As featured in part 1 of this blog, Lola Valley Drugs was one of the tenants in a brick retail strip along 6 Mile Rd. When I drove by the Lola Valley Drugs space a few months ago, it was vacant. And I couldn’t help but notice that most of the strip’s exterior brick has been painted, which kills me a little bit inside.

I stopped by recently to snap a photo of the storefront, and to my surprise, the unit was occupied – by not 1, but 2, retailers! The first space I saw was that of Babes Boutique. My first thought was, ‘Well, this is definitely different than a drugstore!’ First time business owner, Denise Petties, was tired of shopping for clothes and not finding anything she liked [I can hear a resounding AMEN from all the female readers], so she decided to open her own store. As the name suggests, it is boutique in size, but still has a super stylish selection.

https://babesboutiquellc.squarespace.com/
IG: @_Babes.Boutique
FB: www.facebook.com/pg/I.LOVETHEBABES.BOUTIQUE/

As I moved into the adjoining retail space and began talking to new business owner Menisa Howard, it became apparent to both of us that this building was calling her name. Her small-scale candy store has only been open for a few weeks, but Menisa has big plans for the future. Wanting to create a nostalgic feel, a popcorn machine takes a corner space and vintage decor lines the shelves. When she told me she wanted to add sodas, sundaes, and window seating, without knowing it she was describing the store that had been there 55 years ago. I guess it’s true – history has a way of repeating itself.

Menisa opened the store so that the kids in the neighborhood have somewhere to go, adding “If you invest in children, they will take care of you.”

Building History

lola-valley-drugs1
“Mr. Mike” Onofrey, Lola Valley Drugs – original owner of space at 25058 W 6 Mile Rd.
store-7
Current tenants at 25058 W 6 Mile Rd – Candy Store on left & Babes Boutique on right.

The original construction of this building in 1948 included present day addresses 25048, 25058, & 25074. The building received an addition on the east end in 1953 (street number 25036) and on the west end ten years later (street number 25094).

From west to east, here are the businesses (that we know of) who have occupied the strip:

  • 25094 W 6 Mile Rd: Currently Blackwater Development
  • 25074 W 6 Mile Rd: The first store to open in the strip was Weatherall Hardware, which later became Weatherall Crafts. Better Medical Equipment, Bongero Construction.
  • 25058 W 6 Mile Rd: When Michael Onofrey sold Lola Valley Drugs, it became Redford Pizza, followed by Midwest Kable Lighting & Sound, and then Redford Glass Block. Currently Candy Store & Babes Boutique.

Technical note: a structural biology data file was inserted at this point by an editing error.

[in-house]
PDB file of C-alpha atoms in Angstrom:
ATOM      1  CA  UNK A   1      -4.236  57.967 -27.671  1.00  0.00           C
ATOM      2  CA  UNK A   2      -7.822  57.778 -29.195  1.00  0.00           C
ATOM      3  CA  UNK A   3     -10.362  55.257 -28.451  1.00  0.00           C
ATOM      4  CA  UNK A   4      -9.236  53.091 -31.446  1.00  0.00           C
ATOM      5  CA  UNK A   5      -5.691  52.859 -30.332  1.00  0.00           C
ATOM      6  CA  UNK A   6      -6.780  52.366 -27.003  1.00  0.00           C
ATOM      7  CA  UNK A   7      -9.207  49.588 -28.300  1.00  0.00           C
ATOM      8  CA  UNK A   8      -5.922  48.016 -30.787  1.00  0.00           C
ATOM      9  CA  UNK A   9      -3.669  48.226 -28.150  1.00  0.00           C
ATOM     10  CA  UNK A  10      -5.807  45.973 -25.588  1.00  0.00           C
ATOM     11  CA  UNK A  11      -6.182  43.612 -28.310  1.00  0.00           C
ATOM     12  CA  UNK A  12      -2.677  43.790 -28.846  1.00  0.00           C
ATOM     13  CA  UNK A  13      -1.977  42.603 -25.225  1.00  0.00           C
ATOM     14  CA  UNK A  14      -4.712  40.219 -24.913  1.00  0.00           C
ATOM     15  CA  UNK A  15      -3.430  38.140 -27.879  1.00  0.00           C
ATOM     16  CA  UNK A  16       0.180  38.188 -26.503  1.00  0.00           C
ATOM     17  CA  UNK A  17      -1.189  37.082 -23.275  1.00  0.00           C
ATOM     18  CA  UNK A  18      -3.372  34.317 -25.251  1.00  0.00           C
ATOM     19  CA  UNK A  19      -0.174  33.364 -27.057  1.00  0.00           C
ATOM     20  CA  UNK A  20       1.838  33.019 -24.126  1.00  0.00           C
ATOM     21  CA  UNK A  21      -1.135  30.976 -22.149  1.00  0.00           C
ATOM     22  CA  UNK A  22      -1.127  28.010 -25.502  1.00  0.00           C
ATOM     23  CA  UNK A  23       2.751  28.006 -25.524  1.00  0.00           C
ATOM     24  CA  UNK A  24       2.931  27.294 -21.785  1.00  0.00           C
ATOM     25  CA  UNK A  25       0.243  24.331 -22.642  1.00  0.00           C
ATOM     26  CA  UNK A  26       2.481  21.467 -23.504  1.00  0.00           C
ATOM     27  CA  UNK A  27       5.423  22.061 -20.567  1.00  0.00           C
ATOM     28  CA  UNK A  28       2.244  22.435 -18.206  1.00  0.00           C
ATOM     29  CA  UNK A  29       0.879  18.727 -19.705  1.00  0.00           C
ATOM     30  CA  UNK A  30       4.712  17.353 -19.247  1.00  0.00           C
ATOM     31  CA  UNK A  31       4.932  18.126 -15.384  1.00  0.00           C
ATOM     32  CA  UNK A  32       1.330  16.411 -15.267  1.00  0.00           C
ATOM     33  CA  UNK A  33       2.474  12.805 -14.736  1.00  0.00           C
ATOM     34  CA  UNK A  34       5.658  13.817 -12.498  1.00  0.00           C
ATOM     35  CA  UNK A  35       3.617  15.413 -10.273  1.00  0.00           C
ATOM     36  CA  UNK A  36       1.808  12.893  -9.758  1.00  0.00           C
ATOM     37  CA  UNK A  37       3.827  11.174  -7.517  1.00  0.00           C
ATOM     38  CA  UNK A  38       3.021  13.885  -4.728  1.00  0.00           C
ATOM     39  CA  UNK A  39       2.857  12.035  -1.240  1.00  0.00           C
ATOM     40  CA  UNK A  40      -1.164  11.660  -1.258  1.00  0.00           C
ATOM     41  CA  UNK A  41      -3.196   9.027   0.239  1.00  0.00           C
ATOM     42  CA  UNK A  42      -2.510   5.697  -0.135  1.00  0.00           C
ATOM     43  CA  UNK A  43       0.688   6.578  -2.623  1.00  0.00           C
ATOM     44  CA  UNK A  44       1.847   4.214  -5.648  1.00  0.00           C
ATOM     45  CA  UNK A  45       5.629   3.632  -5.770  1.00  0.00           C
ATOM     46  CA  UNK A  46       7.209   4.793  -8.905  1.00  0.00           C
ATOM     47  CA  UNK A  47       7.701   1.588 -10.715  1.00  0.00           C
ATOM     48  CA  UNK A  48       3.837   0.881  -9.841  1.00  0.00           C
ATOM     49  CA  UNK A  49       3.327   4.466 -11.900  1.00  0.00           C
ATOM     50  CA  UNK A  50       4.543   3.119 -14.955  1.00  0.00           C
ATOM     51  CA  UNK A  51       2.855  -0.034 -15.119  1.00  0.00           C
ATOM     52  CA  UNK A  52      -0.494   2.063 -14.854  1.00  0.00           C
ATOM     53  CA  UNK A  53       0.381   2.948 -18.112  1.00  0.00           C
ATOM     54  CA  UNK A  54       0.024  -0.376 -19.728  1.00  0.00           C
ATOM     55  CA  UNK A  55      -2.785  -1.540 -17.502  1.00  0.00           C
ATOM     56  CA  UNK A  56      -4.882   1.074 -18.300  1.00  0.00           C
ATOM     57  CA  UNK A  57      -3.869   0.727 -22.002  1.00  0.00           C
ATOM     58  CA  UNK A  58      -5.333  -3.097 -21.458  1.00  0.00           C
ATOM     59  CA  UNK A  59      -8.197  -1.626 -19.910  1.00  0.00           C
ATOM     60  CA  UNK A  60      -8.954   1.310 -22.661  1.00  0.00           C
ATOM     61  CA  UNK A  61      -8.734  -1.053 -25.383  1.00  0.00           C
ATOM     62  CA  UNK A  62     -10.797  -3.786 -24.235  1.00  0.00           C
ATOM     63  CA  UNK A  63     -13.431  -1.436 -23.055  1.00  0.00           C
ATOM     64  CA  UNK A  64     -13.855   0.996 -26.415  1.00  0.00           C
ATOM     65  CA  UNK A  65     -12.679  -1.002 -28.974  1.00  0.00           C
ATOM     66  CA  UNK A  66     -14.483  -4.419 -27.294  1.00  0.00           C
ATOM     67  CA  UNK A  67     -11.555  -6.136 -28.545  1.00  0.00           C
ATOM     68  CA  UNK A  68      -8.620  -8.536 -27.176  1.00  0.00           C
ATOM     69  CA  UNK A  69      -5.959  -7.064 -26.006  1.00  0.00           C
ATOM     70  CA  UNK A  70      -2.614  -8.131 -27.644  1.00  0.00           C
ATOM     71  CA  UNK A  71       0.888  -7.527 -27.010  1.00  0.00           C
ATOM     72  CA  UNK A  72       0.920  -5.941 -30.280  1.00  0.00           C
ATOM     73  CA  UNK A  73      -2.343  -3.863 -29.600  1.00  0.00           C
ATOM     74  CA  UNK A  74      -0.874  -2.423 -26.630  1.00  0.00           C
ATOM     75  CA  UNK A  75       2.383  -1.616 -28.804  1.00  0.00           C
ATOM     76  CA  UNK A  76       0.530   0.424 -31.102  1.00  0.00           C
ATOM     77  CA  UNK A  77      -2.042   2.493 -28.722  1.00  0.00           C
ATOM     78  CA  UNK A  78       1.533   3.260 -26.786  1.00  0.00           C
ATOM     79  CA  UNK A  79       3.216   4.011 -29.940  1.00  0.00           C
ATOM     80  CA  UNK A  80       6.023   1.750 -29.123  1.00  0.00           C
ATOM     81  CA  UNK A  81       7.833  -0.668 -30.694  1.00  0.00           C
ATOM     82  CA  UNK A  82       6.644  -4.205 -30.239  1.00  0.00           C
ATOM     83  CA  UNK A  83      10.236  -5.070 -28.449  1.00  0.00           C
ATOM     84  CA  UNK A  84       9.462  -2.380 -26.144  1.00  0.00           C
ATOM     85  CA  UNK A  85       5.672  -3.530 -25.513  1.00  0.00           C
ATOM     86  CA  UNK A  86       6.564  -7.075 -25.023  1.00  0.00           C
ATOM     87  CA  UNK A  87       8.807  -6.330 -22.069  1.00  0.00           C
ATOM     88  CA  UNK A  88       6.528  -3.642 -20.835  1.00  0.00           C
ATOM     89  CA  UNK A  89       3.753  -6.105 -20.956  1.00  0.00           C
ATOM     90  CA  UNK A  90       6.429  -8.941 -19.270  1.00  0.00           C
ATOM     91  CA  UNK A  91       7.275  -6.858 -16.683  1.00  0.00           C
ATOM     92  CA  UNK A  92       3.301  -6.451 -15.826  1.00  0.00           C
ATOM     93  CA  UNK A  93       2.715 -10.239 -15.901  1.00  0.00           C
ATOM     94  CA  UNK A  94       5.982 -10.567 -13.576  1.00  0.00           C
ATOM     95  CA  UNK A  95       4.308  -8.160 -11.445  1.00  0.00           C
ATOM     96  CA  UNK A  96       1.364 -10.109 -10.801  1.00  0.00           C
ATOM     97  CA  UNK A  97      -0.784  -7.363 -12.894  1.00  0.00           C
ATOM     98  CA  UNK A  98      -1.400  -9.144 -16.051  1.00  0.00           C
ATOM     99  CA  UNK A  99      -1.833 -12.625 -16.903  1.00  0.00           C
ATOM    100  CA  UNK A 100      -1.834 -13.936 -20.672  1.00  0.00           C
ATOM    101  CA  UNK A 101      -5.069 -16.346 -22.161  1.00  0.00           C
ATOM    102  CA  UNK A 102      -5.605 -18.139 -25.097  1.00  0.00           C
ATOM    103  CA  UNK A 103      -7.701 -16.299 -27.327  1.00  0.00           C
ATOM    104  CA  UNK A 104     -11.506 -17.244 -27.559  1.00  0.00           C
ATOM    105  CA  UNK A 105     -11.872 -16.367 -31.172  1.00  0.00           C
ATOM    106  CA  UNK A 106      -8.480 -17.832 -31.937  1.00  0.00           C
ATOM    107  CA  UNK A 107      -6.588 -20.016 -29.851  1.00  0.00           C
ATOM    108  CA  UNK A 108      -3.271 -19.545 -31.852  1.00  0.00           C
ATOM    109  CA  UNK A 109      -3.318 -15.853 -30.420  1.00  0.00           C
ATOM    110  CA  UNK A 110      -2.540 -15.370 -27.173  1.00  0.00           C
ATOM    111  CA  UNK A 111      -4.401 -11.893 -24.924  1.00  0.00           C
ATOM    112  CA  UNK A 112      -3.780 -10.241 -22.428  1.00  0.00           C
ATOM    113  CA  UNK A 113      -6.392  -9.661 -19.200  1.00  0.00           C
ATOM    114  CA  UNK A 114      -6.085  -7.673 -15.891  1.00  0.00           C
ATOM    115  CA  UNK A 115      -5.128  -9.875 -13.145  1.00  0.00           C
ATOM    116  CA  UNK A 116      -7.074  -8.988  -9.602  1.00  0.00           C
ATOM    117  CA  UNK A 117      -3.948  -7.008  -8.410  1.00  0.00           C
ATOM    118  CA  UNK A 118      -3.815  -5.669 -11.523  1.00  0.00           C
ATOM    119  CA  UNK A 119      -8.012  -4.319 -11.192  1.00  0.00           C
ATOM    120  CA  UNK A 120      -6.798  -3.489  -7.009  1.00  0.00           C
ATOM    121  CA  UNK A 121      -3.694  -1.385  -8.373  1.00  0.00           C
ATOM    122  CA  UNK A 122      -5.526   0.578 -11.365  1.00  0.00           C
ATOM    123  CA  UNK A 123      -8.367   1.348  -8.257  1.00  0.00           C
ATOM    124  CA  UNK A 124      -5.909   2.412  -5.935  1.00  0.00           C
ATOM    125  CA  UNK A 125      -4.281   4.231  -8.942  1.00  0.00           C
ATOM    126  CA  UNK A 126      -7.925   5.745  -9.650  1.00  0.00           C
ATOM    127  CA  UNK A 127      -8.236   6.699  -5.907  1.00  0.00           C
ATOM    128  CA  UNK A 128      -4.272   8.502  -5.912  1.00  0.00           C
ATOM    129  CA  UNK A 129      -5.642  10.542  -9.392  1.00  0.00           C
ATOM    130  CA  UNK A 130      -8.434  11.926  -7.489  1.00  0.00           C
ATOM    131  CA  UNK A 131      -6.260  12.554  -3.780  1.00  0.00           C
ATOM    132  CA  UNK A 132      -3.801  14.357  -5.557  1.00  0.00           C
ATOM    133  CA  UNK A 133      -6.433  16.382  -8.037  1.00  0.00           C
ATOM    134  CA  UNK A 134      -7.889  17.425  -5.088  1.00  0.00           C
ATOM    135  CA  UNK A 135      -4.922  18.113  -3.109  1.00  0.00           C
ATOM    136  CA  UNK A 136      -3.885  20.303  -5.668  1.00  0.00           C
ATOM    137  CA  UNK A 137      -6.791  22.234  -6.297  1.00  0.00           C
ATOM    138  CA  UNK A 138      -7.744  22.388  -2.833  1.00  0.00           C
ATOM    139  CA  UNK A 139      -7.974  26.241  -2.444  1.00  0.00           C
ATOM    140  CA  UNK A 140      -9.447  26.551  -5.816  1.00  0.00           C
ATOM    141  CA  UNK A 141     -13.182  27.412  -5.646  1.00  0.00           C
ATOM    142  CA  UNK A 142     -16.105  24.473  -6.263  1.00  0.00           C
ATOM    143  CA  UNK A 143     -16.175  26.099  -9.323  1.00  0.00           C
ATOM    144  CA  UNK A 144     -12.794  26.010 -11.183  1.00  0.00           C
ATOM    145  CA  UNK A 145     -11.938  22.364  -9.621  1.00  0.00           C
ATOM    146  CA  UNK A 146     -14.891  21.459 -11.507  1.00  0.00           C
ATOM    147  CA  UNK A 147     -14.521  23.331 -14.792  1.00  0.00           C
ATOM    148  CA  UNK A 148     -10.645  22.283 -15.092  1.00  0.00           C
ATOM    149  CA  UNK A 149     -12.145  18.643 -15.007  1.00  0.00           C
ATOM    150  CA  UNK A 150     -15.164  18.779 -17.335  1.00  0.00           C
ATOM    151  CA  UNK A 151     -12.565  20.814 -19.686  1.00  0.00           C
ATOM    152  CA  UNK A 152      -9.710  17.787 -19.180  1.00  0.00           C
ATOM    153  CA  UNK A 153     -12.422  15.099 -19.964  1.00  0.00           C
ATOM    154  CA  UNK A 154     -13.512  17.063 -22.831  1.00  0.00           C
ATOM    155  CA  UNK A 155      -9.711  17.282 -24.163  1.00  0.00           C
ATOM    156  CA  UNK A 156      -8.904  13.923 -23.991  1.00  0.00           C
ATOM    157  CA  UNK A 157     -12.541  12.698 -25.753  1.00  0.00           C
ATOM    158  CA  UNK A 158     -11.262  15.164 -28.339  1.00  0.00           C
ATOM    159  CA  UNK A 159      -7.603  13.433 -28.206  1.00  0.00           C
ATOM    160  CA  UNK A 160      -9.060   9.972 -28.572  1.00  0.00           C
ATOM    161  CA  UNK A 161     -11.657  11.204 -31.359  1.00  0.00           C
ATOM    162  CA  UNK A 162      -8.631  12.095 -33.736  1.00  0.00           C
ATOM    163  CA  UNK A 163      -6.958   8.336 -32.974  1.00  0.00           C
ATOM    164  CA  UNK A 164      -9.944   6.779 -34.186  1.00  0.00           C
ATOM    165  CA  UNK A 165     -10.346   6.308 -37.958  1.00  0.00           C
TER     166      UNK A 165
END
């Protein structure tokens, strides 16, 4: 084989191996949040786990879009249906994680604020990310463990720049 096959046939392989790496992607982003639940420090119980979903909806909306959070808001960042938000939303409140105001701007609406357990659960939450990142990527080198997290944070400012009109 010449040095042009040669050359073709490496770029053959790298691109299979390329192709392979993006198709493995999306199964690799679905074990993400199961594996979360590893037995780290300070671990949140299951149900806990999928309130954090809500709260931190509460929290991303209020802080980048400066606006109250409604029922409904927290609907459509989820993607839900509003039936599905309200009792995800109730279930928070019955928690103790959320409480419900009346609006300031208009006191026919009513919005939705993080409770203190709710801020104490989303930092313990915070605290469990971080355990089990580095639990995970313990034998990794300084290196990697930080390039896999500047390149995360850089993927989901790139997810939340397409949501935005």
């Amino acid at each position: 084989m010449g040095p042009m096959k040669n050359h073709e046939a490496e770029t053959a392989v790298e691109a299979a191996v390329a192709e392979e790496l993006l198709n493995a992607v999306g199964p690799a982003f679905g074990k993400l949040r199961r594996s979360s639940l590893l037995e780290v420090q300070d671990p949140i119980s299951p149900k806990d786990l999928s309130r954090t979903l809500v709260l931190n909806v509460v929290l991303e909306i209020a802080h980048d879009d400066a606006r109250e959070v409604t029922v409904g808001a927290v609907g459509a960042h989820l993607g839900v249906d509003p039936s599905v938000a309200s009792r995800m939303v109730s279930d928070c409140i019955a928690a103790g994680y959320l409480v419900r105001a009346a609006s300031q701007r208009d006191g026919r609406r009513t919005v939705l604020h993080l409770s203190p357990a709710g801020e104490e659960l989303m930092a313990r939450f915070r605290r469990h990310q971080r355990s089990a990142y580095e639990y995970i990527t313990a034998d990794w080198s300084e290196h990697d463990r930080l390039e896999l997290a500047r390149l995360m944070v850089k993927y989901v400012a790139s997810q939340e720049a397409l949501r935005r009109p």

• 25048 W 6 Mile Rd: Leo’s Market, Domino’s Pizza. Currently vacant.
  • 25036 W 6 Mile Rd: Michigan Ice Carvers. Currently vacant.

Somewhere in there was a dry cleaner, barbershop, and Gaynor’s Drug Store. Know of a business in this strip that we missed? Let us know in the comments!

drug-store-building-001
Undated photo. Signs for Bongero Construction & Weatherall Crafts are visible. Notice what appears to be parking in front of the building.
present-building-1
Taken January 2017

 

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3 thoughts on “History Has a Way of Repeating Itself (part 2 of 2)

  1. Wonderful job Mac! Our family cant thank you enough for bringing our greatest childhood memories back alive again! I just know “Mr. Mike” and “Mrs. O” are smiling down and so proud they have become part of the history of Redford Twp.

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  2. This was so interesting. I don’t know the family in its entirety but what I know of these 3 (adults) now are just awesone, fun loving, down to earth people. I believe that all 3 would openly admit they really did have an awesome childhood.

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    1. Thank you Donna for your kind comments. I can assure you, my sister Carol, brother Mike and myself had the best and awesome childhood a kid can have! And we do have so many, many great memories of that Drug Store. I try to explain to my 3 adult sons and my 9 grandchildren what it was like back in the 50’s. Such a simple uncomplicated time for kids, not to mention the respect and morals that were expected of us. To bad we can’t go back, so thank goodness for these wonderful memories.

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